Anchor
Anchor
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Wedgeport Sport Tuna Fishing Museum

Anchor


Accession number: 2009.09
Date: before 2009
Materials: wood; nylon; stone;
Measurements: 8 cm L x 8 cm W x 10 cm Hmulti dimensional
Narrative: This killick was given to Louis Boudreau, (the donor) by a gentleman from New Zealand.
Description: Object has a wooden base in the shape of an X. Each end of the X has a wooden dowel extended upwards to make a point. The top of the four sticks are tied together with green twine. Inside the wooden frame is enclosed a rock 0.6 cm high.
History of Use: The word killick has been around in its literal sense since the sixteenth century. It usually referred to a rock or big stone that a ship used in lieu of a metal anchor. Nobody seems to know where the word comes from, though it has been argued it’s from the Irish word 'killech' for a wooden anchor. The records show the word has been spelled in so many ways that it was clearly a colloquial or slang term that was passed on mainly in speech. For the most part a killick can be any size and is often simply a term used for a makeshift anchor, whether its an anchor for a boat, for a net or for the end of a fisherman's hand line.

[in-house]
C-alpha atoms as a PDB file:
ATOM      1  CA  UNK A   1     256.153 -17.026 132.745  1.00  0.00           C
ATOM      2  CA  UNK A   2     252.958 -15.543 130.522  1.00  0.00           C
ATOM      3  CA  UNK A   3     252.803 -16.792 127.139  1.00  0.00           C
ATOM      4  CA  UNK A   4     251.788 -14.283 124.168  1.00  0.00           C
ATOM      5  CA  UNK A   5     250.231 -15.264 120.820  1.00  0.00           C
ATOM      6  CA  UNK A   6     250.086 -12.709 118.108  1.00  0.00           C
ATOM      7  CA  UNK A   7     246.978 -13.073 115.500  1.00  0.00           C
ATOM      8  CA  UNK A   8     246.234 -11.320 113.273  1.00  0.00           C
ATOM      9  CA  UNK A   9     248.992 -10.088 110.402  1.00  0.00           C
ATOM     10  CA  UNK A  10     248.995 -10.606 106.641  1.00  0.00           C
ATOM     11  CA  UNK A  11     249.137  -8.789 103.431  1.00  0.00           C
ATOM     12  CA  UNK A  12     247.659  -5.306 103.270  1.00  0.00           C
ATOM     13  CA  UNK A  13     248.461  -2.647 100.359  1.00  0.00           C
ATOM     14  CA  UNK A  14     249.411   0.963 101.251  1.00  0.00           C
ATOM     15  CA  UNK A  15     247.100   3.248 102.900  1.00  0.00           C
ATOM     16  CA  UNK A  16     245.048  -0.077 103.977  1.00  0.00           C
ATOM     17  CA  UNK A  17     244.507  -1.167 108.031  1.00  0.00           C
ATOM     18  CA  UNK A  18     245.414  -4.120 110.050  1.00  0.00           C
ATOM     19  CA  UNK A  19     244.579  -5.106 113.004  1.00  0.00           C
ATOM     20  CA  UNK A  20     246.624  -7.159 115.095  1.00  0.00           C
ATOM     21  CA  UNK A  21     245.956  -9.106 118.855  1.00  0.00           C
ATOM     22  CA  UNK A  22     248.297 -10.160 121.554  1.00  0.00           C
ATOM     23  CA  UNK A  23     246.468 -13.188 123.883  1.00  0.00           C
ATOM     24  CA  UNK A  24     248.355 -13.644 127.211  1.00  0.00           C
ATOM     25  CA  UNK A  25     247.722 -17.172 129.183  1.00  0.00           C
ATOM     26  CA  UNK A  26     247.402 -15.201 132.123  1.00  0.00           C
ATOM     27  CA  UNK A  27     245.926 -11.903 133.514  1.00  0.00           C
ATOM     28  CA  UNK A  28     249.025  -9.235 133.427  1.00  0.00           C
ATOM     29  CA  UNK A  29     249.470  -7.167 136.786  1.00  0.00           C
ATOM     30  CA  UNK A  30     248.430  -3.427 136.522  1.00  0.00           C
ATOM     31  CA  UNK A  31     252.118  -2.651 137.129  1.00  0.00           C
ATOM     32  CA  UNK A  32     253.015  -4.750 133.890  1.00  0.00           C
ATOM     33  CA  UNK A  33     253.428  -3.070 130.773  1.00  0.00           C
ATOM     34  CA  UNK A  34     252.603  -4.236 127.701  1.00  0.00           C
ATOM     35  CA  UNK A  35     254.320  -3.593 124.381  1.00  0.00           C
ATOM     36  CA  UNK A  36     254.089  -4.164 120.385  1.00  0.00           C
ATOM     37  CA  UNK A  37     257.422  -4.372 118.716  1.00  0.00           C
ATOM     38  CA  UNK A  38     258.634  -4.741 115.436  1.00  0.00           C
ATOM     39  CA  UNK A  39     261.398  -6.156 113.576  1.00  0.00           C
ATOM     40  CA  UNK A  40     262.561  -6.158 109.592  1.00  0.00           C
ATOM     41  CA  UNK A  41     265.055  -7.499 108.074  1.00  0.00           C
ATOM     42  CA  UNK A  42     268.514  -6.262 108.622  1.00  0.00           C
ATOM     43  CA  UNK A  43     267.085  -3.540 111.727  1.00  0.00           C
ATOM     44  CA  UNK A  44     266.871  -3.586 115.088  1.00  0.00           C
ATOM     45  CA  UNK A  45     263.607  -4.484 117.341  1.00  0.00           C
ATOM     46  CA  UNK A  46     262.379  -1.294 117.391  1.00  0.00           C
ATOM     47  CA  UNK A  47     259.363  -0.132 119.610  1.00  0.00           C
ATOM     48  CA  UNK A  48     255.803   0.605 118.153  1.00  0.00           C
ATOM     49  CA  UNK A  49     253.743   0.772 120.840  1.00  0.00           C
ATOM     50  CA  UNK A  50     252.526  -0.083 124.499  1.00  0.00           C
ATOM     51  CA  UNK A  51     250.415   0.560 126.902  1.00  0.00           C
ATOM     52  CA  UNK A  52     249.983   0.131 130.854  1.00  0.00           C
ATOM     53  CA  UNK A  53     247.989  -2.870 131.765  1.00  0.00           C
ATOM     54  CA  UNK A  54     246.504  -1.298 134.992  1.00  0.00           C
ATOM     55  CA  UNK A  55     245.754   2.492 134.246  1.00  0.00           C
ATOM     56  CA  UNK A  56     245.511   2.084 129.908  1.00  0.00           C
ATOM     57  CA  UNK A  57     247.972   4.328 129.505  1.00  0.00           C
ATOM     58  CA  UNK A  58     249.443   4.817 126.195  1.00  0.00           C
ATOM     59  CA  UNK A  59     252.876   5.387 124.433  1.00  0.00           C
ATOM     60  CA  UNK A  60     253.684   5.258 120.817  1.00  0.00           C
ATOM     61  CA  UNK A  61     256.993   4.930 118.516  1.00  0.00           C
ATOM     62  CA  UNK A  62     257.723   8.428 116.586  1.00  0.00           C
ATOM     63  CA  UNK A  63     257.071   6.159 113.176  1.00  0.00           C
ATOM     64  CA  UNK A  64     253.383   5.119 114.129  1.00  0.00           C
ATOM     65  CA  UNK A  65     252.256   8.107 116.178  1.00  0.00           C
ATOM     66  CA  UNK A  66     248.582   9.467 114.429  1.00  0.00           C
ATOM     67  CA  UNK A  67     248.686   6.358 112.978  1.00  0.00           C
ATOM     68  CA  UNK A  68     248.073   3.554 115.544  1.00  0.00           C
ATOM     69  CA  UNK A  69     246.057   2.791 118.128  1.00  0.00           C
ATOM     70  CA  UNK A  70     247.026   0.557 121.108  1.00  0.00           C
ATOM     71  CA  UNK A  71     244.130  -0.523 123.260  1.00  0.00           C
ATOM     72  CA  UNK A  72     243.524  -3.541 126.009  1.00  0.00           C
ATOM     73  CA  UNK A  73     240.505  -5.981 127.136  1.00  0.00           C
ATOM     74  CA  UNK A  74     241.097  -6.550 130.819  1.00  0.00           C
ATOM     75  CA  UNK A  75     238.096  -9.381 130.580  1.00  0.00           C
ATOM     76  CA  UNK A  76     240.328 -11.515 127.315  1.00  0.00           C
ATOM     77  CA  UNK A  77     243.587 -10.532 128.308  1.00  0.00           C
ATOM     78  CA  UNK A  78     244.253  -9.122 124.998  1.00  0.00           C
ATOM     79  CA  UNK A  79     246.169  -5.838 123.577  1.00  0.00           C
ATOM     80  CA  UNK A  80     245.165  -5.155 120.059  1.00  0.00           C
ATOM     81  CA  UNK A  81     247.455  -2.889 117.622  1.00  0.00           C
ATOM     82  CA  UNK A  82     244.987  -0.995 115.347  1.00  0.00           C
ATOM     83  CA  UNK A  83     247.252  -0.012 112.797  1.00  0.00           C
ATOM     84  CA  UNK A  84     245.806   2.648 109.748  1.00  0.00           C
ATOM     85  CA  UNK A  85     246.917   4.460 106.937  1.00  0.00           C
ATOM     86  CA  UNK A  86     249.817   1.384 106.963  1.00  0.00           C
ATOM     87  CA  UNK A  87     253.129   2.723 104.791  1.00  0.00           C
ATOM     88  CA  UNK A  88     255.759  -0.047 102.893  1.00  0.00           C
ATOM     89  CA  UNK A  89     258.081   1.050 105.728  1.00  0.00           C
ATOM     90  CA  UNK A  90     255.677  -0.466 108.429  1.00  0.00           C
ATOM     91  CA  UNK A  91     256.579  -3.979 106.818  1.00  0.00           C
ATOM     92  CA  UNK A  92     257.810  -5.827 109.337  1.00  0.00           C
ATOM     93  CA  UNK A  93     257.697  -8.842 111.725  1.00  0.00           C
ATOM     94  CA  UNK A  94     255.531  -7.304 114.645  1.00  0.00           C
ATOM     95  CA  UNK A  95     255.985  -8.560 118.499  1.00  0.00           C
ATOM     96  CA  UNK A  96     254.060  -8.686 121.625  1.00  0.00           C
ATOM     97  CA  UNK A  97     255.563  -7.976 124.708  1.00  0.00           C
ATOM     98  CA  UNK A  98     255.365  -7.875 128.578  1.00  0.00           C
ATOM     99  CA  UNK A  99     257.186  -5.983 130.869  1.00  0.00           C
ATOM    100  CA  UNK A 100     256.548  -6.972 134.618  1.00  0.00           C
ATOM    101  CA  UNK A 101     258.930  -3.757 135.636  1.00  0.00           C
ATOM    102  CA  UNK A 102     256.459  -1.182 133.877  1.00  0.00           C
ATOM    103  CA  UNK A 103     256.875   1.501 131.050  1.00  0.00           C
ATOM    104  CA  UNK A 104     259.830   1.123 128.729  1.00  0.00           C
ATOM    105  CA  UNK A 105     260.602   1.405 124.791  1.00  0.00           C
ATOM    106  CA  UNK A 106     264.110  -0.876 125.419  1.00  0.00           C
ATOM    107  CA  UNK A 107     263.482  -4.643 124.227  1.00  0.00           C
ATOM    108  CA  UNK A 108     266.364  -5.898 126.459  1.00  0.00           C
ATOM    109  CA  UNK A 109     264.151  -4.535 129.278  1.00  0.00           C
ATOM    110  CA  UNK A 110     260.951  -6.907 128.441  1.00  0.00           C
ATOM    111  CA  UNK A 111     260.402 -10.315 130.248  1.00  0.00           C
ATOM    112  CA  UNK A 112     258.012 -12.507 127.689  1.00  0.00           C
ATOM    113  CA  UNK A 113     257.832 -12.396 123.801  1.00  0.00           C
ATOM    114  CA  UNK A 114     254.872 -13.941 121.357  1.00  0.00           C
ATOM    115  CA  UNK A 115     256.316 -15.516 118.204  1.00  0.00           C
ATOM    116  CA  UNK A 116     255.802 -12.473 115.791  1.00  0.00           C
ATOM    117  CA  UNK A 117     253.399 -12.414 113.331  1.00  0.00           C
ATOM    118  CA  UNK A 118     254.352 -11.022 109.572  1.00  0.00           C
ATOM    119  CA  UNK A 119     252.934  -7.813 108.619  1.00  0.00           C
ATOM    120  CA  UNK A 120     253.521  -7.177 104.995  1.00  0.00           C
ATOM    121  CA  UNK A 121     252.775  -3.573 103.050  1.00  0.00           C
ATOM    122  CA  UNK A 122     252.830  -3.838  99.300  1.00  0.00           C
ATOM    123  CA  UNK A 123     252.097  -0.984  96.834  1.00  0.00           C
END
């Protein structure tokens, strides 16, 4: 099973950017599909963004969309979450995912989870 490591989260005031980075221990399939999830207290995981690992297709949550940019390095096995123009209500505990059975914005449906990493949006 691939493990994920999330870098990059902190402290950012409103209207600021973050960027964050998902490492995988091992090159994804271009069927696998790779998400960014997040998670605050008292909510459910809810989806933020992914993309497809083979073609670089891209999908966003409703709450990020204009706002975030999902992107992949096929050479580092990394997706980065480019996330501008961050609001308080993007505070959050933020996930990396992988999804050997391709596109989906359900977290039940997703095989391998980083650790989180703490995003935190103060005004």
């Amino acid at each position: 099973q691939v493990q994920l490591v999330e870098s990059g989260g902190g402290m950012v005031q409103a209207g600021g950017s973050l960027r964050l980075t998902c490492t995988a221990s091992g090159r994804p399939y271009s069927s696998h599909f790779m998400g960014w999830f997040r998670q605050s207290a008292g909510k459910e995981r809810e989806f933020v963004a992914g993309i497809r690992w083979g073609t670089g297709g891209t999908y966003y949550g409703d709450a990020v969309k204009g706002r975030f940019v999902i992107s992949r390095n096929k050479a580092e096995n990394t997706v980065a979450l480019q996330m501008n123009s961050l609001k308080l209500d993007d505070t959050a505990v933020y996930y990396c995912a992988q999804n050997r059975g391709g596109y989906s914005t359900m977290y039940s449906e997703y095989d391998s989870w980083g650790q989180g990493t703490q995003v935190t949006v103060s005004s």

In Canada most references to a killick originate from Newfoundland due to the continuation of the word and use of the object. However, killicks in general can be found in many different parts of the world. They can symbolically represent a community's ingenuity to create an important piece of fishing tackle, out of tough surroundings. They are also sold as decorative items as part of the historic fishing legacy. 

One reason why the term and knowledge of the killick is known far and wide in marine communities may be due its continuation as a slang term in The Royal Navy. A Leading Seaman in The Royal Navy is nicknamed a killick because his badge of rank has a single fouled anchor on it.